We had a good balance of DISC styles on the leadership team. We were all a blend, which is typical and essential for team success. Our group included the people-oriented, social "I" styles; the steady, relational, consistent "S" styles; the cautious, calculating, detail-oriented "C" styles; and only of few of us had "D" in their style blend.
Learning how we were different and what motivated each of us was eye-opening. We weren't all encouraged for the same reasons. Understanding our DISC team styles enabled us to better communicate and adapt to one another, making us a truly cohesive unit. Little did I know, at the time, that I would partner with Sandy years later and utilize his resources and training in my consulting business. For me, DISC has become the first step of most client engagements, whether it's in advising, coaching, or facilitating workshops and retreats. It's that revolutionary! I've seen the DISC profile radically transform team dynamics and improve employee engagement within organizations.
Understanding and implementing a DISC-awareness culture creates a foundation for a common language and expectations for communication and behavior. The primary characteristics of each DISC style are:
D - Dominant, Driver, Determined
"D" Communication Preferences:
- To-the-point, brief, results-focused
- Use a direct approach
- Most concerned with the "What"
I - Influencing, Inspiring, Impulsive
"I" Communication Preferences:
- Positive, people- and experience-focused, like to talk
- Use an indirect approach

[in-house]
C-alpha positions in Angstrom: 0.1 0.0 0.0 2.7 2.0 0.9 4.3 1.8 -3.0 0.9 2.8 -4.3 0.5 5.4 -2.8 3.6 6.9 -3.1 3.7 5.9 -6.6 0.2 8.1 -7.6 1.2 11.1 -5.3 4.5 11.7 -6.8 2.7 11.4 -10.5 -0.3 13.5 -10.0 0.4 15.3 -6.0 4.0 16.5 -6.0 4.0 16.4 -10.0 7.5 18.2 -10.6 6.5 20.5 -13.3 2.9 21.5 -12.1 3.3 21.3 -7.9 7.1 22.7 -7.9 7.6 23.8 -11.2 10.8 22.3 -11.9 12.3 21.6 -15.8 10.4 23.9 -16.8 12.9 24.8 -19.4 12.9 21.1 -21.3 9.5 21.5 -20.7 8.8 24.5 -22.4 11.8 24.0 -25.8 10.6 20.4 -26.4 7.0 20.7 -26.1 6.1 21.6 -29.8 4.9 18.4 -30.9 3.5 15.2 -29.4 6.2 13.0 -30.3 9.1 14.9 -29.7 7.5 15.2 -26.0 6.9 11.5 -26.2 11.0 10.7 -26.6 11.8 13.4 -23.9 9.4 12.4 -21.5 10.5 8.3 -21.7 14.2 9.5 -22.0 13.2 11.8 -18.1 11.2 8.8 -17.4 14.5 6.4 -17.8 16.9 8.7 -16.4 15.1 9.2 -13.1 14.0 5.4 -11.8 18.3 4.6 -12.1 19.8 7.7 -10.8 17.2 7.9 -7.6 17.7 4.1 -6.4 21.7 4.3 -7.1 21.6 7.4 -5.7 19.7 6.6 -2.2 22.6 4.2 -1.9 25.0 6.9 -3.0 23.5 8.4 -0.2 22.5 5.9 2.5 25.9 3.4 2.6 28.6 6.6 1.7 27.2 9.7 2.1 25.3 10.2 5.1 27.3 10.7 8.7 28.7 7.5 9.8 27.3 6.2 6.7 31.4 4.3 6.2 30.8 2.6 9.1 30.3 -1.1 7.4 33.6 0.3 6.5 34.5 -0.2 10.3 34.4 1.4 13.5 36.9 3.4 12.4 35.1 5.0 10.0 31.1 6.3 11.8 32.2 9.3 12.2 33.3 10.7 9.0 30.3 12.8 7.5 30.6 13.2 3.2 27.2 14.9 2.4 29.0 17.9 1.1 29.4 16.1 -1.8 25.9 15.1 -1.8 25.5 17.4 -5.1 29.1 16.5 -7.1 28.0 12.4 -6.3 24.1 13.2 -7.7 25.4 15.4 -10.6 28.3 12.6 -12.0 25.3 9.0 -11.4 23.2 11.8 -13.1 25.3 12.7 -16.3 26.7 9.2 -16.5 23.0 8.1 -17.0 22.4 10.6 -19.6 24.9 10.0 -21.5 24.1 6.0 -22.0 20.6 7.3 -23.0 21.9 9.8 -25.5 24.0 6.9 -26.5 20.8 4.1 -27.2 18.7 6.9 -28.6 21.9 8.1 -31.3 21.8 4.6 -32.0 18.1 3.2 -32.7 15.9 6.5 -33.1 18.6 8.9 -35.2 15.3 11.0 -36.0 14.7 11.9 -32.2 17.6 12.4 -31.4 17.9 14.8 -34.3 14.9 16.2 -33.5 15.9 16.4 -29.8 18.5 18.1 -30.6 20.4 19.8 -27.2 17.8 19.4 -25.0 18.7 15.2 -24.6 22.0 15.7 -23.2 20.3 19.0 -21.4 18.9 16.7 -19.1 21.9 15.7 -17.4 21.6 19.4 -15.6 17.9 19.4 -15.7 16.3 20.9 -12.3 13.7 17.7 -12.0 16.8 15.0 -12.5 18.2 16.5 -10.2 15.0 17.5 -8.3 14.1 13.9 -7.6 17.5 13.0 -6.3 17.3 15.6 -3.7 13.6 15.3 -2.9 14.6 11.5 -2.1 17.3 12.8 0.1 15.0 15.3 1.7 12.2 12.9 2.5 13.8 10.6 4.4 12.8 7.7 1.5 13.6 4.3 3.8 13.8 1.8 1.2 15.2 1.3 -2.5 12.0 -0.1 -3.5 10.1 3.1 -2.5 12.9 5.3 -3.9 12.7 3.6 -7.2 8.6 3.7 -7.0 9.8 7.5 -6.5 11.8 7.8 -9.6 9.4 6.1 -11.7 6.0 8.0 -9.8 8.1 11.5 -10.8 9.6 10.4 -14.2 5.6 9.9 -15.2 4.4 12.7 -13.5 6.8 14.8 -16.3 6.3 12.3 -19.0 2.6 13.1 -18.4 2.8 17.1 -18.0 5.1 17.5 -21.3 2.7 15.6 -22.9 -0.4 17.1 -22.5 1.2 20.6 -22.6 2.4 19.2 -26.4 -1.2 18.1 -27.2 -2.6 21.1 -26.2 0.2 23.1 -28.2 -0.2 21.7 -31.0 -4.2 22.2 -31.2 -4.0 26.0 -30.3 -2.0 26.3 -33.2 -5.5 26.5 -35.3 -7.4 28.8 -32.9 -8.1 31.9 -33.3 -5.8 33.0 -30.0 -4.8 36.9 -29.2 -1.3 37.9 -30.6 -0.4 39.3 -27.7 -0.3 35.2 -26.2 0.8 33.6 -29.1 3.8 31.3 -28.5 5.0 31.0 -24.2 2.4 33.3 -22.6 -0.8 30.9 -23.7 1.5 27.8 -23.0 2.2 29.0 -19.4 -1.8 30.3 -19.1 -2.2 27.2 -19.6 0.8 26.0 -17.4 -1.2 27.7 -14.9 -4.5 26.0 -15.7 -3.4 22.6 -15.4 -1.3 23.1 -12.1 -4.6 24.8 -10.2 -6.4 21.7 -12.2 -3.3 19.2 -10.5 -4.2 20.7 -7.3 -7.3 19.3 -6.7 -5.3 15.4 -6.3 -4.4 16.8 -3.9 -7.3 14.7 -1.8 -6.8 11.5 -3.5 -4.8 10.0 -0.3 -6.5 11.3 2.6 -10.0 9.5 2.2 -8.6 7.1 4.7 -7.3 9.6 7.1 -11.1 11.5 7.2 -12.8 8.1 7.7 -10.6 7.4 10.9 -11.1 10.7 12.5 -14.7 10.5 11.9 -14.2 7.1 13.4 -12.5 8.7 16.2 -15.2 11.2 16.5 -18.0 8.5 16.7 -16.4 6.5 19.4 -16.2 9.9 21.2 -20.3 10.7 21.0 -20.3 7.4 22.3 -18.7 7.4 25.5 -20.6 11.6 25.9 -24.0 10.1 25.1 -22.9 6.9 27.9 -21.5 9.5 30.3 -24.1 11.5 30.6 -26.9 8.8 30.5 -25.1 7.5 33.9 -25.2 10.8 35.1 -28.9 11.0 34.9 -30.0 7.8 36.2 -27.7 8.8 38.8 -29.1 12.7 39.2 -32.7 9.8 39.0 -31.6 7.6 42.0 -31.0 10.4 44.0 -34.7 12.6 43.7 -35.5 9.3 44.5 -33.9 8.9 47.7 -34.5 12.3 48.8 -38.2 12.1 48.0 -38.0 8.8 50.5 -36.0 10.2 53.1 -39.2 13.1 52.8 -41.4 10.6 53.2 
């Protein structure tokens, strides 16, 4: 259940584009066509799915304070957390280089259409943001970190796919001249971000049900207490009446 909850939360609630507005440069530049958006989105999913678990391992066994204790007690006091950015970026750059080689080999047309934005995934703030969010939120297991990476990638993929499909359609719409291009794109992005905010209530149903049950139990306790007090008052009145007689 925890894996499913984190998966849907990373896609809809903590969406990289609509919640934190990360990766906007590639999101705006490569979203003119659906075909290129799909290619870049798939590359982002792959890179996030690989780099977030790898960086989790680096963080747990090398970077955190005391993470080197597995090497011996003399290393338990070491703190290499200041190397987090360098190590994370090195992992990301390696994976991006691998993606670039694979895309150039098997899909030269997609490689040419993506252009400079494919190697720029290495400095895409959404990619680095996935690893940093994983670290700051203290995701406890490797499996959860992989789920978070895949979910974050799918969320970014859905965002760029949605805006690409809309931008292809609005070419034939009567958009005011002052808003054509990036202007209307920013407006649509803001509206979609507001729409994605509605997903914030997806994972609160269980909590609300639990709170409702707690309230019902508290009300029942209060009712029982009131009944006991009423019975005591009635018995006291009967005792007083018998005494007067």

- Most concerned with the "Who"
S - Steady, Supportive, Stable
"S" Communication Preferences:
- Cordial, genuine, friendly environment
- Use an indirect approach
- Most concerned with the "How"
C - Compliant, Correct, Creative
"C" Communication Preferences:
- Specific, facts (not emotions), logical
- Use a direct approach
- Most concerned with the "Why"
When working with teams, it's essential to understand what motivates each person and adapt communication, collaboration, and management methods accordingly. The "D" and "I" styles want to move quickly and like new/different. The "S" and "C" styles want time to think things through, adjust to change, and desire consistency. The "D" and "C" styles are task-oriented, while the "I" and "S" styles are people-oriented. Most people are a blend of styles with overlapping characteristics. Matching communication and behavior to the type(s) of the people you are working with is where the magic is found!
With DISC being a foundational part of your employee engagement program, all the other best practices come more easily. For some of those other best practices, you may download a free PDF, "10 Ideas to Cultivate Employee Engagement."
When DISC is fully integrated into the work culture, employees are more engaged, productive, and less stressed. Relationships are improved, and collaboration comes more easily. It's a win-win for the employees, as well as the organization. I highly recommend a Team Building Workshop for improving team effectiveness with DISC.
For larger organizations, having someone certified in DISC (Certified Behavioral Consultant) as an onsite resource is a wise investment for perpetuating a DISC-awareness culture and gaining access to additional DISC training and resources.
Creating and sustaining a DISC-awareness culture is an excellent next step toward better employee engagement and healthier team dynamics. Watch more in the video here:
Feel free to contact me, Candy@ResourceLeadershipGroup.com, if you're interested in bringing DISC to your workplace or organization. Virtual workshops and online DISC certification are also available.